Bisnow: What was your first job in CRE?

Padilla: I guess officially my first job, the one 100% devoted to the business side of commercial real estate, was at GMAC Mortgage in 1985, basically working as a producer, originating business.

Bisnow: What kind of education, certification or official training do you have in CRE? How critical was it to landing your first big role? 

Padilla: Back in those days, it was, here's the phone. That was our training. The business was a little different back then. We represented life insurance companies as an exclusive originator, so we would learn what life companies were looking for. They would come out and say, this is a type of real estate we're looking forward to [doing] mortgage lending on. So that's how I got to learn the business. 

Bisnow: What is one skill you wish you had coming into CRE?

Padilla: I wish I'd gotten an MBA instead of a law degree. As I evolved through the business and we got into more complex transactions, I think an MBA would have been more useful for me. It was fine to have a law degree and that helped in some respects, but if I could just snap my fingers and go back, I would have picked an MBA.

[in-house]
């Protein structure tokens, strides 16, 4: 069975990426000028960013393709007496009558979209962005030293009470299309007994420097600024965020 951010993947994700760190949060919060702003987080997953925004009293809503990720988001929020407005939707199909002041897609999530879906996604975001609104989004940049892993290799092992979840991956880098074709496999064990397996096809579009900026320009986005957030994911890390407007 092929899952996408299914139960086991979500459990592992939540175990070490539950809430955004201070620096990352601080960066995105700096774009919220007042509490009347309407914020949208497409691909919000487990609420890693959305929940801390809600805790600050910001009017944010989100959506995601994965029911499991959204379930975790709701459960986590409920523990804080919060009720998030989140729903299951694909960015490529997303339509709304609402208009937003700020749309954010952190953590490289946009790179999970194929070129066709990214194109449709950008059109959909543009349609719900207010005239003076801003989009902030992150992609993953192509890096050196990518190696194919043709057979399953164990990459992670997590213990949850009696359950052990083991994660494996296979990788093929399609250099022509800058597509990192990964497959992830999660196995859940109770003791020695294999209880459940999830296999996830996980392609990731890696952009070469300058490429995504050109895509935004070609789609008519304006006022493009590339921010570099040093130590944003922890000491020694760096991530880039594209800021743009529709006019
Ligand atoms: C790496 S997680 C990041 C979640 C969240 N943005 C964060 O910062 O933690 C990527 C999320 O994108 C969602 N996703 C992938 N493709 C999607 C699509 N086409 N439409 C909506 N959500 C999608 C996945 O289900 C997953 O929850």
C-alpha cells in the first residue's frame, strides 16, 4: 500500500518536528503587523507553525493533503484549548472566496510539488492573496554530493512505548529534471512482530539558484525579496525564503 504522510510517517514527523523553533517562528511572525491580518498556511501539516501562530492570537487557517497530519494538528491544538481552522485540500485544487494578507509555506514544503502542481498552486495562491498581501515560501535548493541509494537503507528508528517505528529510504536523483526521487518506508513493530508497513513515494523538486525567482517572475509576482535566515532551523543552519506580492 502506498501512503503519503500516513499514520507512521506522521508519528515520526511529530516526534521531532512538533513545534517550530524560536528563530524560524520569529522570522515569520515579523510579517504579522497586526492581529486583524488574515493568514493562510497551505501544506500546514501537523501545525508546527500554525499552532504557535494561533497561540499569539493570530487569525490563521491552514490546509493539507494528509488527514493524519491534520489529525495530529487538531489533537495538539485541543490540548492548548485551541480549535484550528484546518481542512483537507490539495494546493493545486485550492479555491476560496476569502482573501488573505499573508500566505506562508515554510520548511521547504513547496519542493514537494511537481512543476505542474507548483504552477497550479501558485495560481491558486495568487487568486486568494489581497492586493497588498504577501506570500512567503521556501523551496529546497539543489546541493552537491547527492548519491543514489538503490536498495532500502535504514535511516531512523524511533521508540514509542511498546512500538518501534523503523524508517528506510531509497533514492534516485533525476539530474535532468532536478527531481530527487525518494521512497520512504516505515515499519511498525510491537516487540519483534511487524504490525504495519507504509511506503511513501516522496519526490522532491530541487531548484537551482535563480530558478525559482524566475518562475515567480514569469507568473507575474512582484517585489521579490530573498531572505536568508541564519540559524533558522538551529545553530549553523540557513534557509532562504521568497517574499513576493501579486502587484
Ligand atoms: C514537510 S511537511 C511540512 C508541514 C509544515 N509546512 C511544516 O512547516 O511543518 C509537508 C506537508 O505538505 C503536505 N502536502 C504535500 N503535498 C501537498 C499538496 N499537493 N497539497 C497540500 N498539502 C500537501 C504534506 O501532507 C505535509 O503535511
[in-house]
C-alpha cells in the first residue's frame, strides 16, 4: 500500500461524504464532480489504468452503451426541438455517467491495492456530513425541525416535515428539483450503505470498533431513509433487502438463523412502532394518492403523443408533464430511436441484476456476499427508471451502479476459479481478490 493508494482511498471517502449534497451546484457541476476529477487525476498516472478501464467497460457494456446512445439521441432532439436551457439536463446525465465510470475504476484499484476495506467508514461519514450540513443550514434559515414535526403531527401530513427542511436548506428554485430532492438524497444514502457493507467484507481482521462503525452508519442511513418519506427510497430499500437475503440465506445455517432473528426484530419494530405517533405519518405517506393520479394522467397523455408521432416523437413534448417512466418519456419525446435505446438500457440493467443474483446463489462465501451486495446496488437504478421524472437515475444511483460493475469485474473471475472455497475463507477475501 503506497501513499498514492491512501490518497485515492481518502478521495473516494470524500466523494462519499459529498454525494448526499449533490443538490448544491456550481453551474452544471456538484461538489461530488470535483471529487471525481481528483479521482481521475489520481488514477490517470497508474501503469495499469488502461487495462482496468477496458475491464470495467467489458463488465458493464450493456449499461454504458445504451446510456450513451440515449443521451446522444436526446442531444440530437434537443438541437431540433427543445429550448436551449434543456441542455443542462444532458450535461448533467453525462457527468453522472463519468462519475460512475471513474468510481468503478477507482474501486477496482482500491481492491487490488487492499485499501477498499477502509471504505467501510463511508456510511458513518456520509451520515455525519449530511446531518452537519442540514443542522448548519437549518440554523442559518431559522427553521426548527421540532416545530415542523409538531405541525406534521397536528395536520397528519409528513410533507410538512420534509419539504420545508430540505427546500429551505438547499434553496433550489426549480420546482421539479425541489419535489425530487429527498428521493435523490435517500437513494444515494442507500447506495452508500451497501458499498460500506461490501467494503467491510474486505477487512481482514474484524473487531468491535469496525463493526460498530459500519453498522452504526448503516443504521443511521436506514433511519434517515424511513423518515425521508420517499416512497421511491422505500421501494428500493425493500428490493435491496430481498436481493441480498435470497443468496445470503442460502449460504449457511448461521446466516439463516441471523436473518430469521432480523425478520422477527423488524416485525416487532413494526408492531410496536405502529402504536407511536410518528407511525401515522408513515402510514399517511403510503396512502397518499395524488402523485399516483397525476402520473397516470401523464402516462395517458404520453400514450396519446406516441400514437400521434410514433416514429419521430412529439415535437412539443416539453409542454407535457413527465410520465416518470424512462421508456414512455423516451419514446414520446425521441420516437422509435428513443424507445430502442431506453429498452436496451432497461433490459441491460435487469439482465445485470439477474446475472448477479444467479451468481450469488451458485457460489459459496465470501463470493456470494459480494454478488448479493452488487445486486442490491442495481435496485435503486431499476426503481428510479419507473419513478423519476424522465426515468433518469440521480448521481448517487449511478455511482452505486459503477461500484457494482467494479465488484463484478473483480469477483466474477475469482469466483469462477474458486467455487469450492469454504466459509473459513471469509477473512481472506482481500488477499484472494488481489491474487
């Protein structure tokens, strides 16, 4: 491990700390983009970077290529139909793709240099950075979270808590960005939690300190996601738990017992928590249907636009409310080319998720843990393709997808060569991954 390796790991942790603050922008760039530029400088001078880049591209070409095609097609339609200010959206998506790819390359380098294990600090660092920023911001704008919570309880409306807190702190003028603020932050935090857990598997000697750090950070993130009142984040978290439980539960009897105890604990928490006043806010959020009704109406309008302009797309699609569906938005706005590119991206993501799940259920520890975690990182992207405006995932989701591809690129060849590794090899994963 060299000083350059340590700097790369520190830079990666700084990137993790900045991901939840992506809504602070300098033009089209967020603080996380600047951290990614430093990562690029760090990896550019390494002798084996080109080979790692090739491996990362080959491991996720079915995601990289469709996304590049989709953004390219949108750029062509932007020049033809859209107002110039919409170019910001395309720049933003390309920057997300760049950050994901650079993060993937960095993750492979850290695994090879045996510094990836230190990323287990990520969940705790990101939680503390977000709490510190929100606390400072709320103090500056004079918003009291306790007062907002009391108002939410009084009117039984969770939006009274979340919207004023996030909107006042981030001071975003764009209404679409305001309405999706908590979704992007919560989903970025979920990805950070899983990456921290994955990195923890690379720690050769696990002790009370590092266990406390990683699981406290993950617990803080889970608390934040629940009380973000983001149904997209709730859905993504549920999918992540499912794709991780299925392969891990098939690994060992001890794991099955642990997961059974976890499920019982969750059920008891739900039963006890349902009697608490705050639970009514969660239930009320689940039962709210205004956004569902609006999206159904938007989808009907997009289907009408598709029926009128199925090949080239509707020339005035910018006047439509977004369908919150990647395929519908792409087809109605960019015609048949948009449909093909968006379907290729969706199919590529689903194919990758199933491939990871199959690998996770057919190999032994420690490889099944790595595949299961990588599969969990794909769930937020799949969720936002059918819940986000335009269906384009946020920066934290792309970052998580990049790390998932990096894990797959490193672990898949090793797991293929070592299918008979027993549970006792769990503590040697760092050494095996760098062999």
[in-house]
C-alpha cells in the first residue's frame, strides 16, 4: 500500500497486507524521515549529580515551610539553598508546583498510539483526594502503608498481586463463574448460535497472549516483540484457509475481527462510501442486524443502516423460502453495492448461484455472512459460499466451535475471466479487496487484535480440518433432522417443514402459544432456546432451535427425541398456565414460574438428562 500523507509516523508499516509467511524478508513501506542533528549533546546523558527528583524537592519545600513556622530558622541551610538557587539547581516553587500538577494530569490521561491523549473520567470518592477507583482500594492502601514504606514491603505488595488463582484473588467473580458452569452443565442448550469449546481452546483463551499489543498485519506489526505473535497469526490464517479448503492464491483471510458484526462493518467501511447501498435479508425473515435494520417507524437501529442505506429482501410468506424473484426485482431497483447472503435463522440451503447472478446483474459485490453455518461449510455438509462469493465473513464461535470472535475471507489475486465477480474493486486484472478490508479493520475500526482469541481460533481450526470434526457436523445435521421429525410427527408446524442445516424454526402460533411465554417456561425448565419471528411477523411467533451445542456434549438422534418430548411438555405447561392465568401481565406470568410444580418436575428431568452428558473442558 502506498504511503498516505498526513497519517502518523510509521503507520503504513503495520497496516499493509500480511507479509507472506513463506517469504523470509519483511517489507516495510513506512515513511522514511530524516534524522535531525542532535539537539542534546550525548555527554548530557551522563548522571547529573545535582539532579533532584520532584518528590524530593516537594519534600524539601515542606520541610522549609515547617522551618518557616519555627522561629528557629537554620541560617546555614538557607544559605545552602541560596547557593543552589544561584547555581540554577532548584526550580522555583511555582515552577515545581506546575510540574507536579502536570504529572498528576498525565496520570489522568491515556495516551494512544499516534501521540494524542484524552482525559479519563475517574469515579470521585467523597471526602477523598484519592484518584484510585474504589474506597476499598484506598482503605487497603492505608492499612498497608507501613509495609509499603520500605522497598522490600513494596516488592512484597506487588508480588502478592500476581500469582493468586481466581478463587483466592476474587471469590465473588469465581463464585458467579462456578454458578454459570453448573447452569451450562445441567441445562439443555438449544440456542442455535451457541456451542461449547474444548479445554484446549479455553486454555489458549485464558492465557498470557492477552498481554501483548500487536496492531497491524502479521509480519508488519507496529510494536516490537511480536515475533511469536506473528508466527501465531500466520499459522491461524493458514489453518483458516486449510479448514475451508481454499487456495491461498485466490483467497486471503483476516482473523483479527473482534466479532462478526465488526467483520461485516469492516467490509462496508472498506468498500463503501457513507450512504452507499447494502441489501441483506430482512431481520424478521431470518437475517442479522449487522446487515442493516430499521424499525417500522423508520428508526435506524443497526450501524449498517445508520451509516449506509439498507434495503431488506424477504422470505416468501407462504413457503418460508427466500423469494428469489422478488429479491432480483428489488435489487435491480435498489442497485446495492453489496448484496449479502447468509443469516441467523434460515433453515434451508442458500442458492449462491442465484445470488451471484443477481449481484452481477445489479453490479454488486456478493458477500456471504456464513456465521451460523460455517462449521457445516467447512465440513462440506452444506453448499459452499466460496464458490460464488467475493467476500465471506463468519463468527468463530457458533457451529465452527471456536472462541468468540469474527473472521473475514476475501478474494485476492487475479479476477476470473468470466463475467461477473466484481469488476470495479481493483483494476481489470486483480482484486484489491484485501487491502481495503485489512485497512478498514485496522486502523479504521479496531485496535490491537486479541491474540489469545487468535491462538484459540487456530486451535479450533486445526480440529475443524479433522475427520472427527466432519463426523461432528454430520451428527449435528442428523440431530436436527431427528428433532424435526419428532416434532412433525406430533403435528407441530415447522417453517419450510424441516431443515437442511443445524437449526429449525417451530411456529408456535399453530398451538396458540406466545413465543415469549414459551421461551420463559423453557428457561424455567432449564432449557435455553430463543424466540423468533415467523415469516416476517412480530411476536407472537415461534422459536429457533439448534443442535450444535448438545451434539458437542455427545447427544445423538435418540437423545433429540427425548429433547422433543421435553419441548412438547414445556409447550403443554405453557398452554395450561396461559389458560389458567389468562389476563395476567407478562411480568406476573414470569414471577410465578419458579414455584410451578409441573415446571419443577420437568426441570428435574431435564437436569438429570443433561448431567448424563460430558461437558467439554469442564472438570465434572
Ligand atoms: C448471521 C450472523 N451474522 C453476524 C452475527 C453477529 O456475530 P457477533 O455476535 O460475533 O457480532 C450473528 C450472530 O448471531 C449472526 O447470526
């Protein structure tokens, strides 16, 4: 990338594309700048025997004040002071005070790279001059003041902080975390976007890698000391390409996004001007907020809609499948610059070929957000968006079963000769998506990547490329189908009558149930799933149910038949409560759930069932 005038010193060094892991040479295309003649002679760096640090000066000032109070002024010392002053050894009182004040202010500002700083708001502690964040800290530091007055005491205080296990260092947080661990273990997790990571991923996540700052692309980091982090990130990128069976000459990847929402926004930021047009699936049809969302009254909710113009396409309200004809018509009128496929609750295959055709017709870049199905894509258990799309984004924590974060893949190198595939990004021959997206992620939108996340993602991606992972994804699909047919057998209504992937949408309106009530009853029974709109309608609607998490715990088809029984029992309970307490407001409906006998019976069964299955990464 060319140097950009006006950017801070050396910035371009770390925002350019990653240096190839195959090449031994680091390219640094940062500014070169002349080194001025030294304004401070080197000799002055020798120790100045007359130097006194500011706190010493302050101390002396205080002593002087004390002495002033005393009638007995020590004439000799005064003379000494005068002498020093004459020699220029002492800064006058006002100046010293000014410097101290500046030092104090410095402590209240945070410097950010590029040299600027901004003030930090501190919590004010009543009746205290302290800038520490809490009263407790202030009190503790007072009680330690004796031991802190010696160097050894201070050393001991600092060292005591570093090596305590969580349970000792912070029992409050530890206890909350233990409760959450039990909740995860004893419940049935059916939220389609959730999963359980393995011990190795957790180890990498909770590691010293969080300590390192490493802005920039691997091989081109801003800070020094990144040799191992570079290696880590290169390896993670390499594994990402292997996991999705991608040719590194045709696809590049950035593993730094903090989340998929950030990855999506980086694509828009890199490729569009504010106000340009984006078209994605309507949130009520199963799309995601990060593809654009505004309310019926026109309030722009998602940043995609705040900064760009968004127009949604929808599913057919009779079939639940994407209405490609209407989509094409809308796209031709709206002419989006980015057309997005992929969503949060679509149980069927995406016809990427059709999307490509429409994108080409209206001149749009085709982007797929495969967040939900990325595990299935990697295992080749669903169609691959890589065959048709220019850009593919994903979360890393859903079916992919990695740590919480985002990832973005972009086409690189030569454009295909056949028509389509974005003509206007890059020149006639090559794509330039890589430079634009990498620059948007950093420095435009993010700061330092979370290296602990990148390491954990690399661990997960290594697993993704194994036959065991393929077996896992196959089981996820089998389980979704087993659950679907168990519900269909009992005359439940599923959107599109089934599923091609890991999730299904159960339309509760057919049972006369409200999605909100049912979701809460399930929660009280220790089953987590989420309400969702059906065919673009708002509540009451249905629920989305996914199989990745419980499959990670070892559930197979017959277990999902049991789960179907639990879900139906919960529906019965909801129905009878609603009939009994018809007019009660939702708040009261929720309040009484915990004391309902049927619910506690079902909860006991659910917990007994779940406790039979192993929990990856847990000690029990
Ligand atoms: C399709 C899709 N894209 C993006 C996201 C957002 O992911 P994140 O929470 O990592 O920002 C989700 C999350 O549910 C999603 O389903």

Padilla's immediate family, from left: his son-in-law, Jon; his daughter Martina; his son, Christian; his wife, Sue; his daughter Melanie; and Eduardo near their Florida home on Marco Island.

Bisnow: What were you doing before you got into CRE? If you changed careers, did you bring anything with you from your past career that has helped you thrive in CRE, or, on the flip side, anything you had to unlearn in order to succeed here?